Memorial Service – Lcpl Martin Bink 9 RAR Svn – 5 Nov 2019

The RARA ACT will be holding a Memorial Service for Marty Bink in Canberra on 5 Nov 19. He was a member of Anti Tk/Trackers when he was KIA on 05 Nov 69. He was the Battalion’s last Battle Casualty whilst doing ‘protection’ for the Engineer Land Clearing Team down on the Light Green – East of Dat Do

It would be appreciated if you could pass the details on your networks to as many of Marty’s friends, comrades, family, other interested parties, and especially Spt Coy members, as soon as possible.

Details are-

·        Event – 50th Anniversary Memorial Service for L/Cpl Marty Bink, Spt Coy, 9RAR

·        Venue – Armed Services Section Woden Cemetery, ACT

·        Date – Tue 05 Nov 19

·        Time – 1100h

·        Dress – 9RAR tie and medals, as appropriate

·        Afters – Canberra Southern Cross Club, 92 Corinna St Woden starting 1145h. (Lunch & drinks at own cost)

·        Attendance – Please advise if you are attending ASAP. Some of Marty’s family will be attending.

·        Contact – Tony Daniels – [email protected] , 0419400543

NAIDOC Week — The Role of Indigenous Servicemen & Women

ABORIGINAL and Torres Strait Islander people have made a valuable contribution to Australia’s defence since the Boer War, and this NAIDOC Week we celebrate their history, culture and achievements.

Minister for Veterans and Defence Personnel Darren Chester said as part of this year’s theme ‘Voice. Treaty. Truth.’ we reflect on the role of Indigenous Australians — the know-how, practices, skills and innovation which has helped those before us and to shape present day service.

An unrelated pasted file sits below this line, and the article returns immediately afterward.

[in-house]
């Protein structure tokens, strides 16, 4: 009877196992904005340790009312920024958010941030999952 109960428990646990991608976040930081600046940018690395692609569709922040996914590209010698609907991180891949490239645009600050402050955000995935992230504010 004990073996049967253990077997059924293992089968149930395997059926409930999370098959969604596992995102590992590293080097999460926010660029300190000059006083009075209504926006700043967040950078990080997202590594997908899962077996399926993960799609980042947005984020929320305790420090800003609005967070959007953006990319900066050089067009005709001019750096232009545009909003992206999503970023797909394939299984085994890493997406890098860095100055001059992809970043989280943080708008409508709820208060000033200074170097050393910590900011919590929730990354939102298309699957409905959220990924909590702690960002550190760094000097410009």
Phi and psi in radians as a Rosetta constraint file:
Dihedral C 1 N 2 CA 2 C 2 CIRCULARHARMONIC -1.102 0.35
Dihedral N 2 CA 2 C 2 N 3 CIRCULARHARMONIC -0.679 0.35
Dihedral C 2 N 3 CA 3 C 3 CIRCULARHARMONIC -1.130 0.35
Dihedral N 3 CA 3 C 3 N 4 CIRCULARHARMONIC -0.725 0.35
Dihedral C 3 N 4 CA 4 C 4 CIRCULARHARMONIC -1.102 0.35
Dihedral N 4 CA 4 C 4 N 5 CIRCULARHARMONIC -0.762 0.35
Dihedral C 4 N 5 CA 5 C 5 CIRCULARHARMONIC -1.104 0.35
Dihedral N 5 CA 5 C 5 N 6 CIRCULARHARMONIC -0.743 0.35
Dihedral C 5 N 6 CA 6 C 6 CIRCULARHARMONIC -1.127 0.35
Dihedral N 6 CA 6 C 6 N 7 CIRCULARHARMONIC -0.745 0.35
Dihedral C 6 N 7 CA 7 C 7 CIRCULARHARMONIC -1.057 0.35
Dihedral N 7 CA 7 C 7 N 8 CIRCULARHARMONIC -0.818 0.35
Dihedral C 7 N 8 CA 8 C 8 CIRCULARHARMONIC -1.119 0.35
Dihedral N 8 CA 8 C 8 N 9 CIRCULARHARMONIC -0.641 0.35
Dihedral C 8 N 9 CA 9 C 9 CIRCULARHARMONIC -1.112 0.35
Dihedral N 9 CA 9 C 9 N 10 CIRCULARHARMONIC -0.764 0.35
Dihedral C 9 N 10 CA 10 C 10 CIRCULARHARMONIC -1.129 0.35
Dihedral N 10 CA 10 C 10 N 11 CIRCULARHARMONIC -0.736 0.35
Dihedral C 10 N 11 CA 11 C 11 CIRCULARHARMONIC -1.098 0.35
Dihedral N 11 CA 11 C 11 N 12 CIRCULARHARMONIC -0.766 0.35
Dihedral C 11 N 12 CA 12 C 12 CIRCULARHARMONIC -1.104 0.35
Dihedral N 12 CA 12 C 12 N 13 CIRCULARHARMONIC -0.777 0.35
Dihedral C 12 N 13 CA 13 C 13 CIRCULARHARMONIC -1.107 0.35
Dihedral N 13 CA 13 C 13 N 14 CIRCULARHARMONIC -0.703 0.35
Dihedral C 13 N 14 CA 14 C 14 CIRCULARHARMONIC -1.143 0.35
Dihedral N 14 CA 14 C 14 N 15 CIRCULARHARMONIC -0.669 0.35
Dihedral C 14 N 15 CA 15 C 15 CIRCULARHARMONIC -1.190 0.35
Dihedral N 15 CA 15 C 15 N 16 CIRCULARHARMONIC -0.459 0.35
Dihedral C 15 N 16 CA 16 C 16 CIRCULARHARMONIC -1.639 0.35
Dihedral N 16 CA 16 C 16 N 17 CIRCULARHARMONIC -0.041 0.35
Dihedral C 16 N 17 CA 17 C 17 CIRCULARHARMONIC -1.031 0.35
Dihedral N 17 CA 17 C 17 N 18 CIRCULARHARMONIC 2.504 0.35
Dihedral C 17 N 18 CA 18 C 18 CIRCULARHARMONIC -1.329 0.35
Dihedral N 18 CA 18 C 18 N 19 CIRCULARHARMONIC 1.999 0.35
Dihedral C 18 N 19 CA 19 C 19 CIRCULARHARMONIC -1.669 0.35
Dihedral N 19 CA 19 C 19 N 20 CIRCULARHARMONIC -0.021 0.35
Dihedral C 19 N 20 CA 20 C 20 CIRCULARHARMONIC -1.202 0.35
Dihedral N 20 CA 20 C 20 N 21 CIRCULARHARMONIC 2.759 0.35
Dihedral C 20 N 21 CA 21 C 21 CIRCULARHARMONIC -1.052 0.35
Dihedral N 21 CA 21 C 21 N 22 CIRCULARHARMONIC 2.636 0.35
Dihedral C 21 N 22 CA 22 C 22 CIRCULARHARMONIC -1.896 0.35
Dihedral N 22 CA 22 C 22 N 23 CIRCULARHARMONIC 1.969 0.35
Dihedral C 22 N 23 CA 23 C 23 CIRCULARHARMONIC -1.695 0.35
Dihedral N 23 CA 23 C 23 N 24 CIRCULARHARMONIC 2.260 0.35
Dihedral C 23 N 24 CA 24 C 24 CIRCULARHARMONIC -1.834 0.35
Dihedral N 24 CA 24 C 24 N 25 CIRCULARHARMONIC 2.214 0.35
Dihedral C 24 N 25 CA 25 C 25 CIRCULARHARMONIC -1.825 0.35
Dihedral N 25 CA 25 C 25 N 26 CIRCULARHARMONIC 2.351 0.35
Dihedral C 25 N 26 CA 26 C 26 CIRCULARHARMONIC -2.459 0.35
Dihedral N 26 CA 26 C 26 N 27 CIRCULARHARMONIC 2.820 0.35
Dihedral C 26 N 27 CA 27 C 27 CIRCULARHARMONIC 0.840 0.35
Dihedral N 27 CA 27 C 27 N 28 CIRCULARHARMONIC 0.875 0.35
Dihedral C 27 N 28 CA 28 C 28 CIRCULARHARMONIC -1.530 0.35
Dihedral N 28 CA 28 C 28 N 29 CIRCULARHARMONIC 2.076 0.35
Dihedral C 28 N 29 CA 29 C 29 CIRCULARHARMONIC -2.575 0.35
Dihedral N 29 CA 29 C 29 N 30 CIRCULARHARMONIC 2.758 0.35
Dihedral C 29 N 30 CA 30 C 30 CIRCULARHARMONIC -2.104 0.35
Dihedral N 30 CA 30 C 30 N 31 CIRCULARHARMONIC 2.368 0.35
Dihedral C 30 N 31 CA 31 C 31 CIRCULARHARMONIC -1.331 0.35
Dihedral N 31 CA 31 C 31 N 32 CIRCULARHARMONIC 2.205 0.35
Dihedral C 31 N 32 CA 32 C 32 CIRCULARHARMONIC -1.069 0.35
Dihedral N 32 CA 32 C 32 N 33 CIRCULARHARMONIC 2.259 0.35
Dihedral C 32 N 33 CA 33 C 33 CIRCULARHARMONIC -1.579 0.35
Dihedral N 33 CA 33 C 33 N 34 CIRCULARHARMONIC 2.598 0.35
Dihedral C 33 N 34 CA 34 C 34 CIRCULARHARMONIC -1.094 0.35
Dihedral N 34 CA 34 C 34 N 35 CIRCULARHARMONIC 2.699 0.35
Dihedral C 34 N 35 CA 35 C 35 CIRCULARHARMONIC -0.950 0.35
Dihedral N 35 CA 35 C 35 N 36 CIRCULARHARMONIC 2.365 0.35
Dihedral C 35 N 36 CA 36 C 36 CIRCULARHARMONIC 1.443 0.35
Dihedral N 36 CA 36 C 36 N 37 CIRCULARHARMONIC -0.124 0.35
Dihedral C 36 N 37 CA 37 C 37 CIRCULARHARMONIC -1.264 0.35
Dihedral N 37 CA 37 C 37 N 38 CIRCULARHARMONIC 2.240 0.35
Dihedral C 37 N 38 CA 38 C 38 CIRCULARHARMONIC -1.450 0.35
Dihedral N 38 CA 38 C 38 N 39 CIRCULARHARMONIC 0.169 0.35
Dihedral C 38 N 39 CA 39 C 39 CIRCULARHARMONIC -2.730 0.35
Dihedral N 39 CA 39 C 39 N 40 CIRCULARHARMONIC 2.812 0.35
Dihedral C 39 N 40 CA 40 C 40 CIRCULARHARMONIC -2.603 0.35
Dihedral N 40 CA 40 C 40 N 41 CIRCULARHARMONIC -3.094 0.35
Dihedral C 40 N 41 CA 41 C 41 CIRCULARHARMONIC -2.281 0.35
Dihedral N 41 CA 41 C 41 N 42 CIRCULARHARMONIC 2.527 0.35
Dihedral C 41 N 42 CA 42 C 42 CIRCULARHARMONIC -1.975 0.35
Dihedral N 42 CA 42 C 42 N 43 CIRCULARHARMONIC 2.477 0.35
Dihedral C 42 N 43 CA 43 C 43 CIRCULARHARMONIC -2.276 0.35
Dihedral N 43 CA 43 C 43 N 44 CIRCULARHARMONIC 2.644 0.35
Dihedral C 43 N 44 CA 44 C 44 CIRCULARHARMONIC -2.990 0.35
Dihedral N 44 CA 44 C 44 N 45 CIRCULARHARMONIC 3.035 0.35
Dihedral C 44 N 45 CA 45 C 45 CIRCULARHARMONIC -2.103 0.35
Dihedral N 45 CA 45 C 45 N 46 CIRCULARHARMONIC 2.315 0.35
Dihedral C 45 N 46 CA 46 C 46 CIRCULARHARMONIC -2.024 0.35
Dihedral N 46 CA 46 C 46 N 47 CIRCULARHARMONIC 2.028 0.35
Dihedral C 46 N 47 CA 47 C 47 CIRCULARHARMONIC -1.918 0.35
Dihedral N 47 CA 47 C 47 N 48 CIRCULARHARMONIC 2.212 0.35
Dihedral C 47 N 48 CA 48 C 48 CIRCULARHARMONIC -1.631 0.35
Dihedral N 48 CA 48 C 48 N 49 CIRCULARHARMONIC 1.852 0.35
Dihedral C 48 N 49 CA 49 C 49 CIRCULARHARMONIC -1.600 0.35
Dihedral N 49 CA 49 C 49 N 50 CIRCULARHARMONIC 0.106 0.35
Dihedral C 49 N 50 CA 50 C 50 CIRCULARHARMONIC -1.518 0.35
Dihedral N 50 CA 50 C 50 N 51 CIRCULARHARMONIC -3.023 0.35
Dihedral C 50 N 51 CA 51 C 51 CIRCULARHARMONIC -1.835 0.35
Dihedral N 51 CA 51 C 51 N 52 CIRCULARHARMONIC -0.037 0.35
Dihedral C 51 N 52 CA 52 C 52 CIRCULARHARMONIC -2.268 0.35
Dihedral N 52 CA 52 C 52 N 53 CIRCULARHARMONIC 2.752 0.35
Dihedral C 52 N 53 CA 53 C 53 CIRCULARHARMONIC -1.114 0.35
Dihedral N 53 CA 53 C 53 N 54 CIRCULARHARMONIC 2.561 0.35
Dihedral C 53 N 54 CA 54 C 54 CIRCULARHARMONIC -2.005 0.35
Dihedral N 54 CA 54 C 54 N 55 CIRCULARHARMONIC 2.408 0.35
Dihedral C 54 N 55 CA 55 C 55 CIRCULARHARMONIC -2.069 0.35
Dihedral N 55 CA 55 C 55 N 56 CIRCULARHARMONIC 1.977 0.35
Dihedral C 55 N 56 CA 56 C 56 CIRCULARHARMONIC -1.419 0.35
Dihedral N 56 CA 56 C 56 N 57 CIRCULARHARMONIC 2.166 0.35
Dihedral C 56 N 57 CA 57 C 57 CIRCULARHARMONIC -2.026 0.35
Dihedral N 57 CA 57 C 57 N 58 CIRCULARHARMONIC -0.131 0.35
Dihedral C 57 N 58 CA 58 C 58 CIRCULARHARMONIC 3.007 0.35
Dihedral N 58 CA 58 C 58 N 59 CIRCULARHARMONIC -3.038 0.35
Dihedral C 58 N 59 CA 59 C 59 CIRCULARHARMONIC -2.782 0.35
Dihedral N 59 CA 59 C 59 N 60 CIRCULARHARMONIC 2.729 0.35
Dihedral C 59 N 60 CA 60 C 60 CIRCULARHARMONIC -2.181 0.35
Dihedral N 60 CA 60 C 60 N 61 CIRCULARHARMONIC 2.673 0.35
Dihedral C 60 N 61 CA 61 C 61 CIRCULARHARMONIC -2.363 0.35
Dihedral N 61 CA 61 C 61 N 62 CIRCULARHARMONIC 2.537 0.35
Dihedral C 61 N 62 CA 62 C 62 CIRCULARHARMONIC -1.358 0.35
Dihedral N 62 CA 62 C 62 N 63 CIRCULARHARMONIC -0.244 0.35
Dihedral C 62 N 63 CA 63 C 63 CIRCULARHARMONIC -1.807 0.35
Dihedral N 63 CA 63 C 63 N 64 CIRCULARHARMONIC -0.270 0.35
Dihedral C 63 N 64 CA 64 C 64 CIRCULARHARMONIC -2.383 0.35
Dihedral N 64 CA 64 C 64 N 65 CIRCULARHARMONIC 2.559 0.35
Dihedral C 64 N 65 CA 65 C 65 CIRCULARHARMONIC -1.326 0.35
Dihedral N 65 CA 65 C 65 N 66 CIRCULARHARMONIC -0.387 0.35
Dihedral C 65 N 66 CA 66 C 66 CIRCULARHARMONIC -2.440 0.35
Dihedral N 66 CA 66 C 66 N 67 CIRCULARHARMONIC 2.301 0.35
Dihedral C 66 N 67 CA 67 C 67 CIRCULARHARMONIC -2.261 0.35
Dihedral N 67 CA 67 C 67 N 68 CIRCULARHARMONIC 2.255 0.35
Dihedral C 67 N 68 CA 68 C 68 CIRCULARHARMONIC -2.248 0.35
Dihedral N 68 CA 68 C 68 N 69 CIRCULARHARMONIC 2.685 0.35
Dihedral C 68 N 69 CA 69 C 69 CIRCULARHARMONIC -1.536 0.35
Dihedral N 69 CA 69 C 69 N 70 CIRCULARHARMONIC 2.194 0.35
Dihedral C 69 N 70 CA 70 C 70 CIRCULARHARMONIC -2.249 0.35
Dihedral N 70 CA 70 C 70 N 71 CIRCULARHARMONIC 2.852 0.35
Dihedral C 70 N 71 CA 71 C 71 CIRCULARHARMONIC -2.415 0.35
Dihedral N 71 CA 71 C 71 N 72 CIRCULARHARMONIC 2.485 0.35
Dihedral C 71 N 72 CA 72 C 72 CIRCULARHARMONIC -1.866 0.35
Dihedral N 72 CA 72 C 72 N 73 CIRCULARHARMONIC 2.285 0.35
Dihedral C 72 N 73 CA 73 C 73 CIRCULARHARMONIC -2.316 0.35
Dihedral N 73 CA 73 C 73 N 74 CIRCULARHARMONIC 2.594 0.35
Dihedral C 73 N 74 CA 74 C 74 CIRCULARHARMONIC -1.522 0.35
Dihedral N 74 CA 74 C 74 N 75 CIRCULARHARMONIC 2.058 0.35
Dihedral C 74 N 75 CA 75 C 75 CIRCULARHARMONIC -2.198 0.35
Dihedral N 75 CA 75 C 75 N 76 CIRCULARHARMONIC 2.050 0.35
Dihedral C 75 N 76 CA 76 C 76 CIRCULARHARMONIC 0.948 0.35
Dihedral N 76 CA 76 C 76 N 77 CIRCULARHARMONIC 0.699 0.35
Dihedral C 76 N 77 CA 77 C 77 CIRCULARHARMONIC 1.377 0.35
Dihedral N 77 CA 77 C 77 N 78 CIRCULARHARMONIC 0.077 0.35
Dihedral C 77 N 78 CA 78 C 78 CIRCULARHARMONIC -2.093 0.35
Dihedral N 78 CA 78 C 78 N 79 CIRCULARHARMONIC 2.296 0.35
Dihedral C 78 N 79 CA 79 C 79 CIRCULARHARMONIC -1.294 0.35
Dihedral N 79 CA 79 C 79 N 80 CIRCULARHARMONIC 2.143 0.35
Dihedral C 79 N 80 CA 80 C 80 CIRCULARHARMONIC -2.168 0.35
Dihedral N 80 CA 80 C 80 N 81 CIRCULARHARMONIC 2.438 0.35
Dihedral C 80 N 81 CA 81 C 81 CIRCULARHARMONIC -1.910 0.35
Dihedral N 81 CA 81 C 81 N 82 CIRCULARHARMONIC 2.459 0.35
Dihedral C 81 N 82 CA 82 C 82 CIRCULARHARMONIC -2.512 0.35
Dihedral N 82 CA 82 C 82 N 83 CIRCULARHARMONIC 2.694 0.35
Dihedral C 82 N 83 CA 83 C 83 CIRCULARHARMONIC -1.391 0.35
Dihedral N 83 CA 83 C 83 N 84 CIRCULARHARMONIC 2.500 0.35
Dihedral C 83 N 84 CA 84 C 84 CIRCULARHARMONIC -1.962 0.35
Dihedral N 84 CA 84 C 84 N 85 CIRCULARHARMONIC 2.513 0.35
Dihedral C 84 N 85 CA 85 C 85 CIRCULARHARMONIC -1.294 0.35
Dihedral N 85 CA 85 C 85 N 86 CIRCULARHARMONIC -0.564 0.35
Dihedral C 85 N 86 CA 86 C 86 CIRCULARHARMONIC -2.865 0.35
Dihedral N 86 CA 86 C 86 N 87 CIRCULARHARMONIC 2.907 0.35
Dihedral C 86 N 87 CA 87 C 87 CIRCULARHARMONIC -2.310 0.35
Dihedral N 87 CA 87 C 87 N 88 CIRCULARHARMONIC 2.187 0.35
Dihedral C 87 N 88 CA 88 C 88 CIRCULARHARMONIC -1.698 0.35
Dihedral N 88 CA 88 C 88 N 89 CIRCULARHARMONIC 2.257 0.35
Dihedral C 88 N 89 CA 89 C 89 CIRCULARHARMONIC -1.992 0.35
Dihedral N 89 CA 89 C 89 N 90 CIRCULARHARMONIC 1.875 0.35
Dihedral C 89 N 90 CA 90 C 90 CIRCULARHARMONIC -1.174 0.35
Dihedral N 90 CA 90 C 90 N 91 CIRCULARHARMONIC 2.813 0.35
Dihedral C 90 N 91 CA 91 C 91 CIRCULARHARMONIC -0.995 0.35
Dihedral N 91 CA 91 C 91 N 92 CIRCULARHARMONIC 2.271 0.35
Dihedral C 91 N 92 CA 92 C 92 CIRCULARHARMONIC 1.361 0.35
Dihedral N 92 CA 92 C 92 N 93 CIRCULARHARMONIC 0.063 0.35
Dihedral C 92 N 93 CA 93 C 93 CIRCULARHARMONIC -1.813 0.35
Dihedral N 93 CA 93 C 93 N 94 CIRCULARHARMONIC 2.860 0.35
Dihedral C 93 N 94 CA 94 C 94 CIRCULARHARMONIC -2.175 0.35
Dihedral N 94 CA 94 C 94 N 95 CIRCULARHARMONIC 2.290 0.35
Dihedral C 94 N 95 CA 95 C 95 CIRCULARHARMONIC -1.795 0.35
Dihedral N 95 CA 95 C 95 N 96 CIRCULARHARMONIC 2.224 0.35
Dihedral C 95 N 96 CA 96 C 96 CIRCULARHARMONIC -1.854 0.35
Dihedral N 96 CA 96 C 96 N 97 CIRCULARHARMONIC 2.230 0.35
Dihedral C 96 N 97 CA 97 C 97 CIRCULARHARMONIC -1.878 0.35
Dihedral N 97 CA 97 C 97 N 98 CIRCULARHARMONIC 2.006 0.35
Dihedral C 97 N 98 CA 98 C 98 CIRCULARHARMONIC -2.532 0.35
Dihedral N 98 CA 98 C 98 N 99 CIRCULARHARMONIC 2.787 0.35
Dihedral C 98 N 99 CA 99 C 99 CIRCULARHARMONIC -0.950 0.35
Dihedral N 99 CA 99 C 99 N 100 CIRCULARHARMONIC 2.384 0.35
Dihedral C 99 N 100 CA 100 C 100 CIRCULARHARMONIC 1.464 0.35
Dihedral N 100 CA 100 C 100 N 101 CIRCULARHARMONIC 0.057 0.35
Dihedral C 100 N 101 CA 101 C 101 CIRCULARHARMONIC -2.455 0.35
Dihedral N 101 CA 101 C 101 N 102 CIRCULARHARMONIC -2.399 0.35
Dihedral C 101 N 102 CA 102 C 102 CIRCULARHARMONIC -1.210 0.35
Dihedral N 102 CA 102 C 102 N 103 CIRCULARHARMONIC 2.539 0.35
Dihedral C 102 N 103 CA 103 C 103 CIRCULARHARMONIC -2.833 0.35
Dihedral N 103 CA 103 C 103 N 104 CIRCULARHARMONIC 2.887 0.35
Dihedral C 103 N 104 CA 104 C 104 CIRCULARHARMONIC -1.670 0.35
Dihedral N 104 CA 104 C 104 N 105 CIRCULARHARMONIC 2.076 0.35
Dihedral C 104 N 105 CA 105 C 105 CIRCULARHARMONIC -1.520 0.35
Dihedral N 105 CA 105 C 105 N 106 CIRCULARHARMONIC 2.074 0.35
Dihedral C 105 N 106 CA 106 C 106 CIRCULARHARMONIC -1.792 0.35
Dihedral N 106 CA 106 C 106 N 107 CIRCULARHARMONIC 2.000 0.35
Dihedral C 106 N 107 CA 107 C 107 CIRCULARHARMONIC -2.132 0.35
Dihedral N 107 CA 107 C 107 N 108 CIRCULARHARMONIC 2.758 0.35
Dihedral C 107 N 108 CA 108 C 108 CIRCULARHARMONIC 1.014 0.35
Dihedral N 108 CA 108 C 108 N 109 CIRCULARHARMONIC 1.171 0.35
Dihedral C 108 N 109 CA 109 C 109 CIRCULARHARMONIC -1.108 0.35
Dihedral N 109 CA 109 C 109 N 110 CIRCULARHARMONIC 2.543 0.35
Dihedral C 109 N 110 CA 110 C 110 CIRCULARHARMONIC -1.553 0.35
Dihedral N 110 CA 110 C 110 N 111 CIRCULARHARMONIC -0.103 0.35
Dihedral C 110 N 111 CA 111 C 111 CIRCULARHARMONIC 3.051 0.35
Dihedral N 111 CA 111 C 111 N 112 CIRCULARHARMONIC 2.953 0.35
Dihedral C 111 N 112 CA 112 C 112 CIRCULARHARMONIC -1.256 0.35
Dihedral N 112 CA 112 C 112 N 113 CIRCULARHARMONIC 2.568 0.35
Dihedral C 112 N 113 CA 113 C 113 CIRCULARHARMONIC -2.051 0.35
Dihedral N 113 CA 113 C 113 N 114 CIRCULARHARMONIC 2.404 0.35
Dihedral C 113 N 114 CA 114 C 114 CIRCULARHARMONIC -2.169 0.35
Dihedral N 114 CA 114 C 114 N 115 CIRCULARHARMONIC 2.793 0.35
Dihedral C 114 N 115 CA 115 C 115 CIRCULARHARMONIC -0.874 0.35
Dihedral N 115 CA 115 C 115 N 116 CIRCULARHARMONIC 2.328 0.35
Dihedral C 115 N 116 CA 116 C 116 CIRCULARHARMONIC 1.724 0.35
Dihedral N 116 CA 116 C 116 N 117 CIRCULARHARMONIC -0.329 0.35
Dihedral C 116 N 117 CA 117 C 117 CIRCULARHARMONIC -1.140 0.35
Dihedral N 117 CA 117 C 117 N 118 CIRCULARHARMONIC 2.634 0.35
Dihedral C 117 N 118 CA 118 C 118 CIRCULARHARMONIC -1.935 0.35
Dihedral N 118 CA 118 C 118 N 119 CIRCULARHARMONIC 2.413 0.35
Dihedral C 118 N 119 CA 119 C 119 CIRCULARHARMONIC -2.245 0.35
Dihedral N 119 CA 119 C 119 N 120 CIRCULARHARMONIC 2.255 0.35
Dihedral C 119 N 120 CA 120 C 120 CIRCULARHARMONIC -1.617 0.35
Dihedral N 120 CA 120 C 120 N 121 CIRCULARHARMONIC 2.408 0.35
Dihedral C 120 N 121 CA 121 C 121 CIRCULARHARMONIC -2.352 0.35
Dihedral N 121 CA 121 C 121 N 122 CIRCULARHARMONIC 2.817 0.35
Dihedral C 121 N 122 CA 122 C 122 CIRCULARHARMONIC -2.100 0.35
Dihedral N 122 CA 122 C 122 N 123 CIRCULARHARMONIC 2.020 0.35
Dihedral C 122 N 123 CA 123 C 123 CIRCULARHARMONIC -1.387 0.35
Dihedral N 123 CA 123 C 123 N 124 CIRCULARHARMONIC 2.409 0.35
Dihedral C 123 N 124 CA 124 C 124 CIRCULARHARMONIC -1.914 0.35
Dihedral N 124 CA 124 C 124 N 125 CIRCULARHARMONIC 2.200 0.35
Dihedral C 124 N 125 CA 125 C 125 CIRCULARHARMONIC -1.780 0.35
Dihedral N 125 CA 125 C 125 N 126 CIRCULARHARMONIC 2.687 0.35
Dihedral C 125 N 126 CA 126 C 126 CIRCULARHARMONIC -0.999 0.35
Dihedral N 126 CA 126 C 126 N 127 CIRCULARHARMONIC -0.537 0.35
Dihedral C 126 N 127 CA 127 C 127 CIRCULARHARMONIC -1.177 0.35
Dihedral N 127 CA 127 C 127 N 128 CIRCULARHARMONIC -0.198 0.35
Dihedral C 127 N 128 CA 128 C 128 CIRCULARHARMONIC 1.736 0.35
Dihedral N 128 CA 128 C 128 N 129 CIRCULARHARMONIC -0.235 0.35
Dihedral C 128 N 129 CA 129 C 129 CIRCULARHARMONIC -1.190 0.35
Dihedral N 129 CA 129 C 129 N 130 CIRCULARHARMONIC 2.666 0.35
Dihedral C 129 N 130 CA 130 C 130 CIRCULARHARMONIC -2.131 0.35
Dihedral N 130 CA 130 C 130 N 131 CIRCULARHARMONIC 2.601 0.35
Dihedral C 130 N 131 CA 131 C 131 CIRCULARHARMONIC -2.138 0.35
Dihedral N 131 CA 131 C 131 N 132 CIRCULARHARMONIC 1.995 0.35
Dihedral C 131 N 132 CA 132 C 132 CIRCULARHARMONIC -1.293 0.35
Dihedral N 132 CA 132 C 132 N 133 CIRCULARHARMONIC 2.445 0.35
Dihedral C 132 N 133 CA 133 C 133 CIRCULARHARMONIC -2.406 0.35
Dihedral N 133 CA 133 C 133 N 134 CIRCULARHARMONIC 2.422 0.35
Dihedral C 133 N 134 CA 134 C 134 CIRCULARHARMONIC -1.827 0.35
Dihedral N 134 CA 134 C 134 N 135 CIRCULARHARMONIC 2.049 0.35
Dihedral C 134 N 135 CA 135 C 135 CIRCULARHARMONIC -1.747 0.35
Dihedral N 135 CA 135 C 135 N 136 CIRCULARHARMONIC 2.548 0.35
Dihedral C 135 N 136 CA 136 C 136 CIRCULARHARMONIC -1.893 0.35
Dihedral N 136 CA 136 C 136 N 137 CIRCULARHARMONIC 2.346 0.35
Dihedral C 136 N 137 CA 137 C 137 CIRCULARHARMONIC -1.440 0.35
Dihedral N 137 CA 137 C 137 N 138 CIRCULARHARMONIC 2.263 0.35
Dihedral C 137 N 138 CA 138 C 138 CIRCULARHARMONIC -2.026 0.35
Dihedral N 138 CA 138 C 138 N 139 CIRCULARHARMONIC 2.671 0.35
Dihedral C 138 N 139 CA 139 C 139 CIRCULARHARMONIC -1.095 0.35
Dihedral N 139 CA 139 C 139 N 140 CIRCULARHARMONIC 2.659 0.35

“Indigenous Defence personnel have a long and rich history of contributing to the defence of Australia, which continues today,” Mr Chester said.

“More than 133 Indigenous Australian Defence Force (ADF) personnel were recruited through development and pre-recruit programs in 2018-19. Additionally, 29 Indigenous ADF personnel will start other programs before the end of June 2019.

“The ADF has a number of Indigenous community and cultural immersion programs which provide opportunities to increase the representation of Indigenous Australians in the ADF.”

These programs include the Jawun Indigenous Community Placement Program for the Australian Public Service and ADF personnel; the Army Aboriginal Community Assistance Program; Navy and Army Indigenous Development Programs; and the Indigenous Pre-Recruit Program.

The Department of Veterans’ Affairs (DVA) has an established Indigenous Liaison Officer Network to assist Aboriginal and Torres Strait Islander veterans in obtaining their entitlements and benefits. This will ensure that the Department’s strong commitment to helping Aboriginal and Torres Strait Islander veterans and their families is maintained.